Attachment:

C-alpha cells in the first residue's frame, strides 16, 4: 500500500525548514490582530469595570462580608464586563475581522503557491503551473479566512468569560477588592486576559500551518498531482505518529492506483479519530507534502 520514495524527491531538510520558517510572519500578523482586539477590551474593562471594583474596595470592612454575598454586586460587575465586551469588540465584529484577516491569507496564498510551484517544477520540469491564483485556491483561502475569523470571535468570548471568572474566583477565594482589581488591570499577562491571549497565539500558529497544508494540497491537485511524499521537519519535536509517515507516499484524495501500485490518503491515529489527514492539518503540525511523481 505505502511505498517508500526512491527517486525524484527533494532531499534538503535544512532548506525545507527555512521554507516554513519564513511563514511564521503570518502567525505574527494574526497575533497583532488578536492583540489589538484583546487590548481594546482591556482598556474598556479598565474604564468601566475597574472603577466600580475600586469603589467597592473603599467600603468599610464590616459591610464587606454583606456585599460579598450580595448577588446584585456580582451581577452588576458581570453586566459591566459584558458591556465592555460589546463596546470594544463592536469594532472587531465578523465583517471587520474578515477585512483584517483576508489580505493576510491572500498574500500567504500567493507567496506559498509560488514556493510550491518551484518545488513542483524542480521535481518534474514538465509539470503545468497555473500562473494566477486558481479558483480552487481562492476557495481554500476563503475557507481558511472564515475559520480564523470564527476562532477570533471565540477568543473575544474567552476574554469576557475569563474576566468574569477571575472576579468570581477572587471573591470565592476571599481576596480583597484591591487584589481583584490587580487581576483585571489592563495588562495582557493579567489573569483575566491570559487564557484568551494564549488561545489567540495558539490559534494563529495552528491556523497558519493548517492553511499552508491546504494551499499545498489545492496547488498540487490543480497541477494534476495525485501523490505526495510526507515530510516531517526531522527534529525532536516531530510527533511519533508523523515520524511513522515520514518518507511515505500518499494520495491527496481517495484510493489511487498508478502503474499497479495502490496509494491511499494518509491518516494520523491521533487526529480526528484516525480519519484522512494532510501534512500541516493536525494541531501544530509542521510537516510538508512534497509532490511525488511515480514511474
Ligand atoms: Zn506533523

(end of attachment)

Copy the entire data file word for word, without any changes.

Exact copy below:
C-alpha cells in the first residue's frame, strides 16, 4: 500500500525548514490582530469595570462580608464586563475581522503557491503551473479566512468569560477588592486576559500551518498531482505518529492506483479519530507534502 520514495524527491531538510520558517510572519500578523482586539477590551474593562471594583474596595470592612454575598454586586460587575465586551469588540465584529484577516491569507496564498510551484517544477520540469491564483485556491483561502475569523470571535468570548471568572474566583477565594482589581488591570499577562491571549497565539500558529497544508494540497491537485511524499521537519519535536509517515507516499484524495501500485490518503491515529489527514492539518503540525511523481 505505502511505498517508500526512491527517486525524484527533494532531499534538503535544512532548506525545507527555512521554507516554513519564513511563514511564521503570518502567525505574527494574526497575533497583532488578536492583540489589538484583546487590548481594546482591556482598556474598556479598565474604564468601566475597574472603577466600580475600586469603589467597592473603599467600603468599610464590616459591610464587606454583606456585599460579598450580595448577588446584585456580582451581577452588576458581570453586566459591566459584558458591556465592555460589546463596546470594544463592536469594532472587531465578523465583517471587520474578515477585512483584517483576508489580505493576510491572500498574500500567504500567493507567496506559498509560488514556493510550491518551484518545488513542483524542480521535481518534474514538465509539470503545468497555473500562473494566477486558481479558483480552487481562492476557495481554500476563503475557507481558511472564515475559520480564523470564527476562532477570533471565540477568543473575544474567552476574554469576557475569563474576566468574569477571575472576579468570581477572587471573591470565592476571599481576596480583597484591591487584589481583584490587580487581576483585571489592563495588562495582557493579567489573569483575566491570559487564557484568551494564549488561545489567540495558539490559534494563529495552528491556523497558519493548517492553511499552508491546504494551499499545498489545492496547488498540487490543480497541477494534476495525485501523490505526495510526507515530510516531517526531522527534529525532536516531530510527533511519533508523523515520524511513522515520514518518507511515505500518499494520495491527496481517495484510493489511487498508478502503474499497479495502490496509494491511499494518509491518516494520523491521533487526529480526528484516525480519519484522512494532510501534512500541516493536525494541531501544530509542521510537516510538508512534497509532490511525488511515480514511474
Ligand atoms: Zn506533523